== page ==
In his State of the Union speech, President Obama articulated a soaring vision of a United States claiming world leadership in fields vital to humanity in the 21st century: biomedical research, information technology and especially, clean energy technology. A million electric cars, vehicles powered by sunlight and water, high speed rail spanning the country, solving the hardest problems in clean energy ...
The president emphasized the urgency of creating more jobs, improving public education and modernizing the country's infrastructure.
And then he turned to the national debt: the "legacy of deficit spending that began almost a decade ago." That debt now stands at over $14 trillion, and the Congressional Budget Office predicts it will rise $1.5 trillion this year.
Acknowledging that his proposed cuts come mostly from annual domestic spending that's just one-eighth of the total budget, the president projected freezing that spending for five years.
Obama was careful to add, "We need to make sure that we're not doing it on the backs of our most vulnerable citizens." But as both population and costs grow, it is hard to see how both a freeze, and the projected new investments in innovation, could take place without irreparable harm to just those "most vulnerable citizens." And Republicans are calling for far deeper cuts.
Meanwhile, 15 million workers remain unemployed and almost 85 million have had their hours or pay cut.
There is another path, one that could not only make a major dent in the national debt, but would also save many lives and put our country on the road to a new international policy of cooperation and mutual problem solving.
That path is to make major cuts in military spending.
The president moved in that direction when he referred to "$10s of billions" in cuts agreed to by the Secretary of Defense. To do more, of course, would mean overcoming immense opposition from Republicans and the military establishment. But it could mean the difference for saving urgently needed domestic programs.
The New Priorities Campaign, points out that the current U.S. military budget of more than $700 billion per year, amounts to 43 percent of global military spending. The Campaign notes that the wars in Iraq and Afghanistan have so far cost over $1 trillion in borrowed money - to say nothing of the thousands of U.S. and NATO soldiers, and the hundreds of thousands of Iraqis and Afghanis, killed and injured.
"Our nation needs foreign and defense policies that serve the authentic needs of maintaining our security in a world where the use of force should be the last resort, not the first response," the Campaign says in its Declaration of Principles.
Such an approach could help greatly to turn around the ever-climbing federal debt and eliminate the need to freeze social programs while the need for them continues to grow.
The impact of a federal freeze will be felt at all levels - states, counties, cities and towns.
The Center on Budget and Policy Priorities, says that because revenues are down due to the financial crisis, at least 46 states and the District of Colombia have cut state services in areas including health care, services to the elderly and disabled, and higher education, while at the same time more families are facing economic difficulties.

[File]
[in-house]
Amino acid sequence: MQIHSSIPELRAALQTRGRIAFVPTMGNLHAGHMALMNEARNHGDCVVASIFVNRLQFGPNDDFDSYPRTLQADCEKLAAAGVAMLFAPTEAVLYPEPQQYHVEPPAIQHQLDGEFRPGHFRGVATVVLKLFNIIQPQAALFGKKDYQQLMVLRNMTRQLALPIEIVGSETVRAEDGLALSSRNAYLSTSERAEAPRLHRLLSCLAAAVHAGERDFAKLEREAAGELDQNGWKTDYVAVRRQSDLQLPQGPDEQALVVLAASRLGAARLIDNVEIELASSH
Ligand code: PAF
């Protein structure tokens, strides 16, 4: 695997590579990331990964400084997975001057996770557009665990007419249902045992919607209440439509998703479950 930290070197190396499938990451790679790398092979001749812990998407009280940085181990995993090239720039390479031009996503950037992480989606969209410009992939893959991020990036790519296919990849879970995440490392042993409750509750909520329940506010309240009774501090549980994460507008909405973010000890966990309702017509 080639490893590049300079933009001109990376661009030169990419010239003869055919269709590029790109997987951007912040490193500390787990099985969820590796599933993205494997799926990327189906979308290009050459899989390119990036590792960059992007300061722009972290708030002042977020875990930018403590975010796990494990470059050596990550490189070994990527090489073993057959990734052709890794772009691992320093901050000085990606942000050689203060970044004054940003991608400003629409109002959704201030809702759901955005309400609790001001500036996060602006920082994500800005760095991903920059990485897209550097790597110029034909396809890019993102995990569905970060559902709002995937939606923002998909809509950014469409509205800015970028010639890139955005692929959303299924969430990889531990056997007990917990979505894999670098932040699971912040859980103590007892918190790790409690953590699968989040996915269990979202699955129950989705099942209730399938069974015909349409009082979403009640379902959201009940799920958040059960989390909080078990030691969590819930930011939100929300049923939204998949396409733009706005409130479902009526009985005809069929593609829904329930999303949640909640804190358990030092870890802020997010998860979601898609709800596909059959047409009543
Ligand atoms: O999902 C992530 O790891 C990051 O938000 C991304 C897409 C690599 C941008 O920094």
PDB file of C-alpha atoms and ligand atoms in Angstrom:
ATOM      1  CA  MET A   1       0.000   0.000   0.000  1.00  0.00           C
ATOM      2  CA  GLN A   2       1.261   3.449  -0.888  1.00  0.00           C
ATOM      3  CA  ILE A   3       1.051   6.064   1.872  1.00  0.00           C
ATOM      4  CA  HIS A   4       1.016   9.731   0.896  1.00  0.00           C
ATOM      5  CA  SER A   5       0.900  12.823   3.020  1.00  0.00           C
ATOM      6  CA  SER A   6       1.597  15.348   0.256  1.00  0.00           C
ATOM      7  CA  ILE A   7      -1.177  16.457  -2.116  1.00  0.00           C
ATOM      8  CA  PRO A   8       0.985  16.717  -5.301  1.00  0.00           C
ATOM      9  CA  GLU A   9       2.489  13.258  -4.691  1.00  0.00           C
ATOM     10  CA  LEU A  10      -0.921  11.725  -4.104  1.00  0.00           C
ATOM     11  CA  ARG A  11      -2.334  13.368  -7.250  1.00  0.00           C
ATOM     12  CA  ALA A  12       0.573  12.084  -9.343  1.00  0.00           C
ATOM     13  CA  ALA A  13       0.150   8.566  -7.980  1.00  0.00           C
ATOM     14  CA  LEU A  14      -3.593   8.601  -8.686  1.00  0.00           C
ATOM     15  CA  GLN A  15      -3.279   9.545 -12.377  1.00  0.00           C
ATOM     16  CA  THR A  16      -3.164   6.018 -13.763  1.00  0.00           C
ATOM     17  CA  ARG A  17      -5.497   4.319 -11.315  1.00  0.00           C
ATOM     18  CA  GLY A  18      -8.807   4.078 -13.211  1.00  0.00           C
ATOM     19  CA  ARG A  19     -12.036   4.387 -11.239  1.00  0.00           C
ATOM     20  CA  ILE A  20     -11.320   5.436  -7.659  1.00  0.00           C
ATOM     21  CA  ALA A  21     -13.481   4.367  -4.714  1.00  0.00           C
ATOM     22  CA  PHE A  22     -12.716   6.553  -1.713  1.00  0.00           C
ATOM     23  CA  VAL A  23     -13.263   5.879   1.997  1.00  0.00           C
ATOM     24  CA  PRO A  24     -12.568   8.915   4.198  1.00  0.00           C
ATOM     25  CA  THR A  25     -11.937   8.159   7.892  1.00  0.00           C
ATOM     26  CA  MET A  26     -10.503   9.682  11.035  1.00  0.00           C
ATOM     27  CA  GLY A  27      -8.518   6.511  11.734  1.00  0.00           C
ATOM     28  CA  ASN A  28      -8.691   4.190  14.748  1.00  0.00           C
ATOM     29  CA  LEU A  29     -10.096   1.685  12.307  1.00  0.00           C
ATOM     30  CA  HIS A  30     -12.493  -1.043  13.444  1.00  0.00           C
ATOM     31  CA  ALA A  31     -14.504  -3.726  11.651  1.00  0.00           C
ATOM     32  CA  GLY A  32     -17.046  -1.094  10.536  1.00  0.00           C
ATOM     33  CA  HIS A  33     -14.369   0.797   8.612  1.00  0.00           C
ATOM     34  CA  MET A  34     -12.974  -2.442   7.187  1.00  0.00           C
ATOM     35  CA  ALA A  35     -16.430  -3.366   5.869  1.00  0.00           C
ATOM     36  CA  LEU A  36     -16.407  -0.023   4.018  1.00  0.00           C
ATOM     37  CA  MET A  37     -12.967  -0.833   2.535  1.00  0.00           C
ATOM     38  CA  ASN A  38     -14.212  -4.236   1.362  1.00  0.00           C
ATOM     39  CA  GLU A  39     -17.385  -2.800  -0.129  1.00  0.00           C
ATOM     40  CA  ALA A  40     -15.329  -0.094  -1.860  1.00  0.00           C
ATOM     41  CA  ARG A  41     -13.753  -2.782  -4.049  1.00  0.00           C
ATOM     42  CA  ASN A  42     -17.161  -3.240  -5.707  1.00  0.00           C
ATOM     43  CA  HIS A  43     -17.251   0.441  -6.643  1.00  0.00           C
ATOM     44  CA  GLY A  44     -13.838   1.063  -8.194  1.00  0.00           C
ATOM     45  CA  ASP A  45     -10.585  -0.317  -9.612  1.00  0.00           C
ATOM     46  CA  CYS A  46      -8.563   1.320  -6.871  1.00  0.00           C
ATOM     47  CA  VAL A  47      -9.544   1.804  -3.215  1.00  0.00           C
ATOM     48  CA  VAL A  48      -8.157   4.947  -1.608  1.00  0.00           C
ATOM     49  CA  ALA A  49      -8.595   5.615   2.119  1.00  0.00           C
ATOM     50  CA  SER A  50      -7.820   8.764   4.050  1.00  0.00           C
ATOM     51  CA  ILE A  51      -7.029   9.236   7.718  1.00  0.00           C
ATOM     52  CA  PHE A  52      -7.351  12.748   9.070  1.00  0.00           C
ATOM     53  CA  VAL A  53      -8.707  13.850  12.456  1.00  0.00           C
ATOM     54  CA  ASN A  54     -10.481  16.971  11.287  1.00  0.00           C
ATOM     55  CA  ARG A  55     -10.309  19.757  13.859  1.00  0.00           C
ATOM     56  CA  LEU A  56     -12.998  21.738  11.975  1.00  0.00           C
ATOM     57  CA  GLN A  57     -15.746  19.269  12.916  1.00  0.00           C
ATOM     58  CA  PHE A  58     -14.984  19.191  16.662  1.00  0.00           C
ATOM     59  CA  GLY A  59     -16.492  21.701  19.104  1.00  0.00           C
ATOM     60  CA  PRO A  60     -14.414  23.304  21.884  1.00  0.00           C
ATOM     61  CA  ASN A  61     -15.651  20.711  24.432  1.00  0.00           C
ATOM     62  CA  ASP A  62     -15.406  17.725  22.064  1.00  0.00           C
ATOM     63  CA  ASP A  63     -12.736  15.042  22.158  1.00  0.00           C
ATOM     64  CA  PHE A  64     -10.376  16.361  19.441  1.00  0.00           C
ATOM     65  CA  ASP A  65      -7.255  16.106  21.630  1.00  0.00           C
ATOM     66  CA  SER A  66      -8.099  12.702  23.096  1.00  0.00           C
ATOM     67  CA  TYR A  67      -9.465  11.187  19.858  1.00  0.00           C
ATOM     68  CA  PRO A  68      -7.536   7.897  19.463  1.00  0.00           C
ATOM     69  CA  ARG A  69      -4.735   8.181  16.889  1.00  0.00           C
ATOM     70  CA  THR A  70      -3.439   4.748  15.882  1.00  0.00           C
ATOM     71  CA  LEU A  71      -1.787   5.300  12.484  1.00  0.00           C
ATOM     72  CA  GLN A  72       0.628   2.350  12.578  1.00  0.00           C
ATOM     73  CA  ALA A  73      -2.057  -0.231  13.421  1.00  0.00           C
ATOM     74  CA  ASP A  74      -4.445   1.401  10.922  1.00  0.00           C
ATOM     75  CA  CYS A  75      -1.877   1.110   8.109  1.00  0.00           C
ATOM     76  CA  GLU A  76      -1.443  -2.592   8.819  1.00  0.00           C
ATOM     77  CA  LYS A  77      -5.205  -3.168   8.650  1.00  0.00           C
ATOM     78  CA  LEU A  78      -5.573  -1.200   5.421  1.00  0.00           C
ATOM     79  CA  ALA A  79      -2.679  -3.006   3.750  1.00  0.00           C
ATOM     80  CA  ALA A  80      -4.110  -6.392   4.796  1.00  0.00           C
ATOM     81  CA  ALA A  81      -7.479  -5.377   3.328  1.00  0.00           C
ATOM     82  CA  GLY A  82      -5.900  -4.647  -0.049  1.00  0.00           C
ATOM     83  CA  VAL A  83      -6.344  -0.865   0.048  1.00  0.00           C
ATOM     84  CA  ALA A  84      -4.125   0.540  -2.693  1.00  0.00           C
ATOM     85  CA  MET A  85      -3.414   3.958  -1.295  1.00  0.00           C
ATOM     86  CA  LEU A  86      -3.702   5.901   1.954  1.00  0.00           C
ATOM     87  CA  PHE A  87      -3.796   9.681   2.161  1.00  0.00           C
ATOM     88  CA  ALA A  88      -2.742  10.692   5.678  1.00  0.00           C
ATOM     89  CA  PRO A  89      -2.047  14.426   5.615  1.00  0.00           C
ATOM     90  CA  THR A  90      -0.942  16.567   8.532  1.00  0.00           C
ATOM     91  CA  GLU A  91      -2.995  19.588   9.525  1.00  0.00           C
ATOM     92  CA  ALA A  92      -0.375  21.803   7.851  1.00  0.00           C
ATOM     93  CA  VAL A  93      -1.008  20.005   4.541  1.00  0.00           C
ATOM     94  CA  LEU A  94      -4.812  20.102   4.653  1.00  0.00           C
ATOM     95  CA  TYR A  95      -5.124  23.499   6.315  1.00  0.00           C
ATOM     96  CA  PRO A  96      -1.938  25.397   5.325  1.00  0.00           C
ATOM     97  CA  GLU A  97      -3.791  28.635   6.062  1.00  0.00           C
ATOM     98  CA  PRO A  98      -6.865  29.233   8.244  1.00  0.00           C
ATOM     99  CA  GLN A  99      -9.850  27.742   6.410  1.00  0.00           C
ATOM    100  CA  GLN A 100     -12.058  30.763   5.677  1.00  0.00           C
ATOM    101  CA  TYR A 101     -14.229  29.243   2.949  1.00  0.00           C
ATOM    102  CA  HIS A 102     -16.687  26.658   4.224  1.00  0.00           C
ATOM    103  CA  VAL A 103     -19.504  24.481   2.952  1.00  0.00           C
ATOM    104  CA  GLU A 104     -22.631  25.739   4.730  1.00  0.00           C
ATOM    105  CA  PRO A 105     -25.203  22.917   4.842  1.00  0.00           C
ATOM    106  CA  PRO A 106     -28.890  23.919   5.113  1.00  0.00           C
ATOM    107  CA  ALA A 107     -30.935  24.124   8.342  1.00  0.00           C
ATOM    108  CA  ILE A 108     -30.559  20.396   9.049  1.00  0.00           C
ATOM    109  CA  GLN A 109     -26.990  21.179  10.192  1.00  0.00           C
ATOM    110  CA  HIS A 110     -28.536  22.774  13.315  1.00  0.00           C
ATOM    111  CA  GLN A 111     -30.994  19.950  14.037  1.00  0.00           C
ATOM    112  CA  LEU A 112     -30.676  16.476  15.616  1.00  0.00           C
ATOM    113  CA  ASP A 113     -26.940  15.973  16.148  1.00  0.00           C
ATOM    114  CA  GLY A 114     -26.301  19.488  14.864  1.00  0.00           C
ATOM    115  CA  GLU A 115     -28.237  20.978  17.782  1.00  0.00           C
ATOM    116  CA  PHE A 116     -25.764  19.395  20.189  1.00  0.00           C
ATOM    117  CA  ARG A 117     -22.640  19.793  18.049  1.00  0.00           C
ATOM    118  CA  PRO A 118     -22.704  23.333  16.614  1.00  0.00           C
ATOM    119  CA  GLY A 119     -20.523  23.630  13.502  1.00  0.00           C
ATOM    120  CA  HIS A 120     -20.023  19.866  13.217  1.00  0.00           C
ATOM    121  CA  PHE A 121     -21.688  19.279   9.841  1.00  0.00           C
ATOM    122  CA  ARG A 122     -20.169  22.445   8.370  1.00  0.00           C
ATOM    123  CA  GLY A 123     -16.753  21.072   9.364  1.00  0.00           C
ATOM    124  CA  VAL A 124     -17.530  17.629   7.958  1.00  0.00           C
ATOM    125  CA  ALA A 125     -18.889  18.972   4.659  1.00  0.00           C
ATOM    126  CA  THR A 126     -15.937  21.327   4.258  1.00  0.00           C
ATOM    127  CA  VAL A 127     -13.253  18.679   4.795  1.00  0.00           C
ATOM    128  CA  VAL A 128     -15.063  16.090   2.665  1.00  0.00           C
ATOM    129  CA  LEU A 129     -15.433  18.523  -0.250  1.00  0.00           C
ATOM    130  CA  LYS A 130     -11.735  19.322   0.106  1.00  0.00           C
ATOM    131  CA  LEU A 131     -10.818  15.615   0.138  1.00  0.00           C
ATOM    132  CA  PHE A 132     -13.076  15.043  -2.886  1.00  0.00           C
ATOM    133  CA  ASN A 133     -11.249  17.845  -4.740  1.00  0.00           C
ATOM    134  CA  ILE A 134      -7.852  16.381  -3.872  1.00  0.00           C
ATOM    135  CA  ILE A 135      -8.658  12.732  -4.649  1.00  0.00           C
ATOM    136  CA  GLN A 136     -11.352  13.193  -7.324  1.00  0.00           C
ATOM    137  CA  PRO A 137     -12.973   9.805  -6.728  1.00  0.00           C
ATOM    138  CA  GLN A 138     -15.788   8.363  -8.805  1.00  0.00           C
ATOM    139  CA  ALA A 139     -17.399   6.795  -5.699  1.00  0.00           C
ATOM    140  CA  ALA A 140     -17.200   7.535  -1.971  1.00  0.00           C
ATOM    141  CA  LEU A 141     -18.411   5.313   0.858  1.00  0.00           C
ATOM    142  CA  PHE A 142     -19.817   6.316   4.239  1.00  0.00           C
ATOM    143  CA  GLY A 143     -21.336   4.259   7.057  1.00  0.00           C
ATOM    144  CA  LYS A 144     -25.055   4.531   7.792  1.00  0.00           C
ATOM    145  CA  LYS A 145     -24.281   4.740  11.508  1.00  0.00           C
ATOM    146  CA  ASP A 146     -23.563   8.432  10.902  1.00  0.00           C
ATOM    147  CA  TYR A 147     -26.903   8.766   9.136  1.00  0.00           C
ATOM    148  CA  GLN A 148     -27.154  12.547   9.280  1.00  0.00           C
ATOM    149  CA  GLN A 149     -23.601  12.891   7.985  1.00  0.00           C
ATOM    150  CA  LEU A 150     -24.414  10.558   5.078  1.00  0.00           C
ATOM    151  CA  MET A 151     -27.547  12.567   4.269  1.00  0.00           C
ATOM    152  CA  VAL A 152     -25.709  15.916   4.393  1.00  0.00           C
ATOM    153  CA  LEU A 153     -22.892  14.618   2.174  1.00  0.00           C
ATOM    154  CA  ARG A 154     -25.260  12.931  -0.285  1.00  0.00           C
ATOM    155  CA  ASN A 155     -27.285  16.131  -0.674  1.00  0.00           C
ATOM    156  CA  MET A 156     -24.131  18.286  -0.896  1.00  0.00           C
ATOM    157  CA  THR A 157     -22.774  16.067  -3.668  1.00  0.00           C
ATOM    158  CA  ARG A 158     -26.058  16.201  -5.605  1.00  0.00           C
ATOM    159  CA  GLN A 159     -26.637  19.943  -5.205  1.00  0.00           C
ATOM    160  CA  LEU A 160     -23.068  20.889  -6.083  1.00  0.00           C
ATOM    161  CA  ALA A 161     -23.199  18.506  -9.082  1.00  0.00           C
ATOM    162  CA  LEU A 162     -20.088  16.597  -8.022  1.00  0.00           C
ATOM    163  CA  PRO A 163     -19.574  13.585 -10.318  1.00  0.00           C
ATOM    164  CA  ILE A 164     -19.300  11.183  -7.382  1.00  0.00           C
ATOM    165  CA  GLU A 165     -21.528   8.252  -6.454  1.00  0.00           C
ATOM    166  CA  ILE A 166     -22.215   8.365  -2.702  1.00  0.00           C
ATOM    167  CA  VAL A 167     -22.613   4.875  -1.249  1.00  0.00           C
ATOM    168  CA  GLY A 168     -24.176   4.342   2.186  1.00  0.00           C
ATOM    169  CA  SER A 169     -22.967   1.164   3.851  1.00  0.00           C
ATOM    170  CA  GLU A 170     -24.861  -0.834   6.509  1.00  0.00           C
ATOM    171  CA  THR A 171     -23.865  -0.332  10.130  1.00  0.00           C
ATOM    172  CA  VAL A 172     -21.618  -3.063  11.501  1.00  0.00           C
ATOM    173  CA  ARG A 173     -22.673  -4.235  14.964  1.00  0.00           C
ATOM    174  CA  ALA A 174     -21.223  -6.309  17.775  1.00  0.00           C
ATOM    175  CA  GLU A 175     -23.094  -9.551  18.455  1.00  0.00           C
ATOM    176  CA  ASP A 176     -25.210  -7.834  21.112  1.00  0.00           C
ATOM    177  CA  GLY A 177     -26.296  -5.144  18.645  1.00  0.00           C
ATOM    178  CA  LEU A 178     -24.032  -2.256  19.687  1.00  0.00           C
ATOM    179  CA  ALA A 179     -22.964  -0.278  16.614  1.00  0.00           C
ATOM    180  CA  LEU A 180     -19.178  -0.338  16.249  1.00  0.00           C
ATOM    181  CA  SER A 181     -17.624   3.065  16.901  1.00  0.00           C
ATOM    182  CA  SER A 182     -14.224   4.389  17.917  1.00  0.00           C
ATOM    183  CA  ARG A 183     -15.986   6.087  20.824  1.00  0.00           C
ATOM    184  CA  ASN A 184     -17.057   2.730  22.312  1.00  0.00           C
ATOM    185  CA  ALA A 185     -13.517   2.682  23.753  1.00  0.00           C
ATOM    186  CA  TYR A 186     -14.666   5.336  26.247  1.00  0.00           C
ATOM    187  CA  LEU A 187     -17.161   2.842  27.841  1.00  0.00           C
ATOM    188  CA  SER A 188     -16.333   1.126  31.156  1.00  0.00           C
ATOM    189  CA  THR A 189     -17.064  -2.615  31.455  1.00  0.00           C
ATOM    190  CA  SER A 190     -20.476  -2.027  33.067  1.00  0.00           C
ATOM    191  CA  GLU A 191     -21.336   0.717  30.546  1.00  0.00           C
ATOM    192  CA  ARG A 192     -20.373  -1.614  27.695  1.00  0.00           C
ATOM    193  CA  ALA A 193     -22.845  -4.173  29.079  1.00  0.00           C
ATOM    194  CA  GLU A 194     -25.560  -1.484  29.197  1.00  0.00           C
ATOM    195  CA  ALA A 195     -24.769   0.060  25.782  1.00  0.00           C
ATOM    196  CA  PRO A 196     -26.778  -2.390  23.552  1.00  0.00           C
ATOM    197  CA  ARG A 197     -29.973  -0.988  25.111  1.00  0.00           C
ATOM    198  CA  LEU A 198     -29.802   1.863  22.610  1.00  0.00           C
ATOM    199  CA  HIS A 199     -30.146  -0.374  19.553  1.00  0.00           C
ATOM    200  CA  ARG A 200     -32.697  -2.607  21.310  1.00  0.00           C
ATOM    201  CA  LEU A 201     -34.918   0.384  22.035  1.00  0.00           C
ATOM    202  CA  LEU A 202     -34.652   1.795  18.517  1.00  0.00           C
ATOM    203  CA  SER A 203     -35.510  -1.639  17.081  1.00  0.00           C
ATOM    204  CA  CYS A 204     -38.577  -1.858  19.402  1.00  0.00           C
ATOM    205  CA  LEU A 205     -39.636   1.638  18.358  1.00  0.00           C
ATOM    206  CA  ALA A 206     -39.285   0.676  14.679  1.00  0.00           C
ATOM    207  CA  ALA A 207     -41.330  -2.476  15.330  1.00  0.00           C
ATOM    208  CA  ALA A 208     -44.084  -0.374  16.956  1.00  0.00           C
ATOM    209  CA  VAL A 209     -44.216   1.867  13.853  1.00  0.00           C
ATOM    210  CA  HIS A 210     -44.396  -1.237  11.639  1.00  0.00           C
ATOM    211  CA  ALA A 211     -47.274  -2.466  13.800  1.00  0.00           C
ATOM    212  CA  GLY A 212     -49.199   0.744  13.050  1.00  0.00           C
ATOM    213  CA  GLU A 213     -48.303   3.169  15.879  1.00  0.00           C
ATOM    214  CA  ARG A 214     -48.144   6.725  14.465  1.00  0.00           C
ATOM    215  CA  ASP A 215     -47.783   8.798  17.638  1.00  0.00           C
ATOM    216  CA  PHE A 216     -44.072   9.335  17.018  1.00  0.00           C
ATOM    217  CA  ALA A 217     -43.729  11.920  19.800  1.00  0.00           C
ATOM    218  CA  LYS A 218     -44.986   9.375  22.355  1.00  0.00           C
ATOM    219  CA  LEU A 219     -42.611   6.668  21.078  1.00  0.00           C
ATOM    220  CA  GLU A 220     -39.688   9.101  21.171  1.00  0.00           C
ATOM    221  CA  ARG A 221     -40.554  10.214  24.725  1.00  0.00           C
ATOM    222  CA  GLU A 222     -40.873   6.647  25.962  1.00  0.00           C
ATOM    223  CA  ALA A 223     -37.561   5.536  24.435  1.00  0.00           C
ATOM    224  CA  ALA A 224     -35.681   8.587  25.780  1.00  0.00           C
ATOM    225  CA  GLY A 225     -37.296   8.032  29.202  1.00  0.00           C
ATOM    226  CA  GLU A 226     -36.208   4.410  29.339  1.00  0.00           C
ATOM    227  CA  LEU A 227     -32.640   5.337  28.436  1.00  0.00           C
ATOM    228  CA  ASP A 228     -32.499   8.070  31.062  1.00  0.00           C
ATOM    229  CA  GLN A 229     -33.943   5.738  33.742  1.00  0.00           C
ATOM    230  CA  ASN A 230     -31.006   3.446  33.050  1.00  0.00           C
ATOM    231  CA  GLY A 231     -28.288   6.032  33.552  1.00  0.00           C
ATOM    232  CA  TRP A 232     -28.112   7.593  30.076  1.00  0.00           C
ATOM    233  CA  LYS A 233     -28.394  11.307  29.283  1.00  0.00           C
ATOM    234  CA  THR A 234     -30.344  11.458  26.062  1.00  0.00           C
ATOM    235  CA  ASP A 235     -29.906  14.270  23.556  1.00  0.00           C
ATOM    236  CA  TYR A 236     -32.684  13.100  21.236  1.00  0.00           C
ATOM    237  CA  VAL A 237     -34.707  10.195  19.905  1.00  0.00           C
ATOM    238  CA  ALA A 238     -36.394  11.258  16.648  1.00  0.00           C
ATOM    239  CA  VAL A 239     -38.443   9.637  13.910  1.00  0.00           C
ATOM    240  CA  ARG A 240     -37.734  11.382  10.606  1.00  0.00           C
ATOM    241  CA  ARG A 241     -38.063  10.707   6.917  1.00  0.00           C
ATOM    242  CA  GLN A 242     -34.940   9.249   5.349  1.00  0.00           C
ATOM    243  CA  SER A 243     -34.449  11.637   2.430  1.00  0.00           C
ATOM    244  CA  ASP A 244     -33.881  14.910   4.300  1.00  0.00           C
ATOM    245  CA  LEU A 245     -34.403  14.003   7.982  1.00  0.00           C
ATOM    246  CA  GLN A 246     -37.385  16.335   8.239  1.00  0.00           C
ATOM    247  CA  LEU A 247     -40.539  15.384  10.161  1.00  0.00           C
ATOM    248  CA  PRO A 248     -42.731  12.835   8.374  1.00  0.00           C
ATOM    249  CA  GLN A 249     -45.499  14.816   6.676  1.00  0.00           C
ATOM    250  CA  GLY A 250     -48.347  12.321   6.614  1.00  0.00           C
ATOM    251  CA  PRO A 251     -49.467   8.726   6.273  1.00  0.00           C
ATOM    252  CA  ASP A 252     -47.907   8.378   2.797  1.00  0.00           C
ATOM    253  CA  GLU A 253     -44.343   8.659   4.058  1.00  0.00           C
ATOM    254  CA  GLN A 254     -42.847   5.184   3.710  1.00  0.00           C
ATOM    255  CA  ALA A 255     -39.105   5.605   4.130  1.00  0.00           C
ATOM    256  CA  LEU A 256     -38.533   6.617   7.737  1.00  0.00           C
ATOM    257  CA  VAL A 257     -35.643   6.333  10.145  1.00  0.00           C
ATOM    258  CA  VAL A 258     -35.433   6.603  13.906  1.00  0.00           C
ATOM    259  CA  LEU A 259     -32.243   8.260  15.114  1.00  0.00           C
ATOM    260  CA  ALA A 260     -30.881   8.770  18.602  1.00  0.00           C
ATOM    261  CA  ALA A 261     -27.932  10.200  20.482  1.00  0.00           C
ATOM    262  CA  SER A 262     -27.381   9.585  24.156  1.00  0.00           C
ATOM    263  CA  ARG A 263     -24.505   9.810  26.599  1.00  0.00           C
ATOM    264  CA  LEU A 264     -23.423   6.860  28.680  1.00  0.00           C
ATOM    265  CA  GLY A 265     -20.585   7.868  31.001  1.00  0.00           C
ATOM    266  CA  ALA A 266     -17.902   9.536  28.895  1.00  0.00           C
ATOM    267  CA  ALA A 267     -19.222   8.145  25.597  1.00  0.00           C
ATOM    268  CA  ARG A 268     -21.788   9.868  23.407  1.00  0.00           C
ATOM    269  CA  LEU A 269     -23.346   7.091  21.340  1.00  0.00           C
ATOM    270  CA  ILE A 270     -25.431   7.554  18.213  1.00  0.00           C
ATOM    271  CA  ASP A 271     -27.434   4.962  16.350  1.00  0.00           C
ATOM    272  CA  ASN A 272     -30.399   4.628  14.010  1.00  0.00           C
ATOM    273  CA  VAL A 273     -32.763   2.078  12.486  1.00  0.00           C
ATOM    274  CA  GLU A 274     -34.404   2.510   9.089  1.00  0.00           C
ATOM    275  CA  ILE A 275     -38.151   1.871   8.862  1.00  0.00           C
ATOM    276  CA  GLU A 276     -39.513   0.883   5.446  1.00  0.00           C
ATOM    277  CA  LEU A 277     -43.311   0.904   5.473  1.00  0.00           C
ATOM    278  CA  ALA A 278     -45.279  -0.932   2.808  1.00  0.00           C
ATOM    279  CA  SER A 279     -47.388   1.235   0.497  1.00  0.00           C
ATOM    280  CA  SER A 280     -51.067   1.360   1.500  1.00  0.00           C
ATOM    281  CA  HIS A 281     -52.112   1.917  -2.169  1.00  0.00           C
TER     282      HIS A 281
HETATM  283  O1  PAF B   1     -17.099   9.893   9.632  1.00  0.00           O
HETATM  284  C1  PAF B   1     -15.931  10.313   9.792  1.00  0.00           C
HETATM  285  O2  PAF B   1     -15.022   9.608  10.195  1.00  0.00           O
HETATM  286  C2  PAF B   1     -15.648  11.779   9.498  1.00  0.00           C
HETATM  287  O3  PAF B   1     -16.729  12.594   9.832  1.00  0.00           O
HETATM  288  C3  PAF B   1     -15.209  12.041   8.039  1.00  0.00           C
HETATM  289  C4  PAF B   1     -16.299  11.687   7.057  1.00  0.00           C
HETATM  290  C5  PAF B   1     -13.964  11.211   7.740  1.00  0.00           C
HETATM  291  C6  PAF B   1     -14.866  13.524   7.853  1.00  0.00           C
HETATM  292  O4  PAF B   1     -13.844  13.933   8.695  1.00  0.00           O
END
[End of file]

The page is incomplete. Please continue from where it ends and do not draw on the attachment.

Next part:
California is struggling to overcome a $25 billion plus budget gap. In New Jersey the gap is $10.5 billion, in Illinois it's $15 billion and in Texas, $13.4 billion.
California's new Democratic Governor, Jerry Brown, is proposing a budget with more than $12 billion in cuts, including devastating slashes to the state's Medicaid program, welfare-to-work, developmental services and higher education.
In a blog post on www.nbcbayarea.com, San Jose State University Political Science professor Larry Gerston noted that in the current fiscal year, California received nearly $70 billion in federal grants-in-aid for various programs, not including the one-time assistance from the economic stimulus. State matching funds amount to 5 to 50 percent of these programs including public education, law enforcement, Medicaid, water resource programs, transportation projects and agricultural subsidies meaning the federal government is funding the larger share of these programs.
Of course the problems in California, as in other states, have many roots. But surely a freeze on federal domestic spending, or worse still, turning the domestic spending clock back to 2006 or earlier as the Republicans envision, would greatly worsen an already gravely difficult situation.
Taking a new path toward a national security based on the economic development, education, health and general wellbeing of people at home and around the world won't be easy. It will take powerful movements that oppose the extreme right and the military-industrial complex, as well as support for President Obama's moves toward a broader concept of security. It can be done.
Photo: Courtesy of the Department of Defense.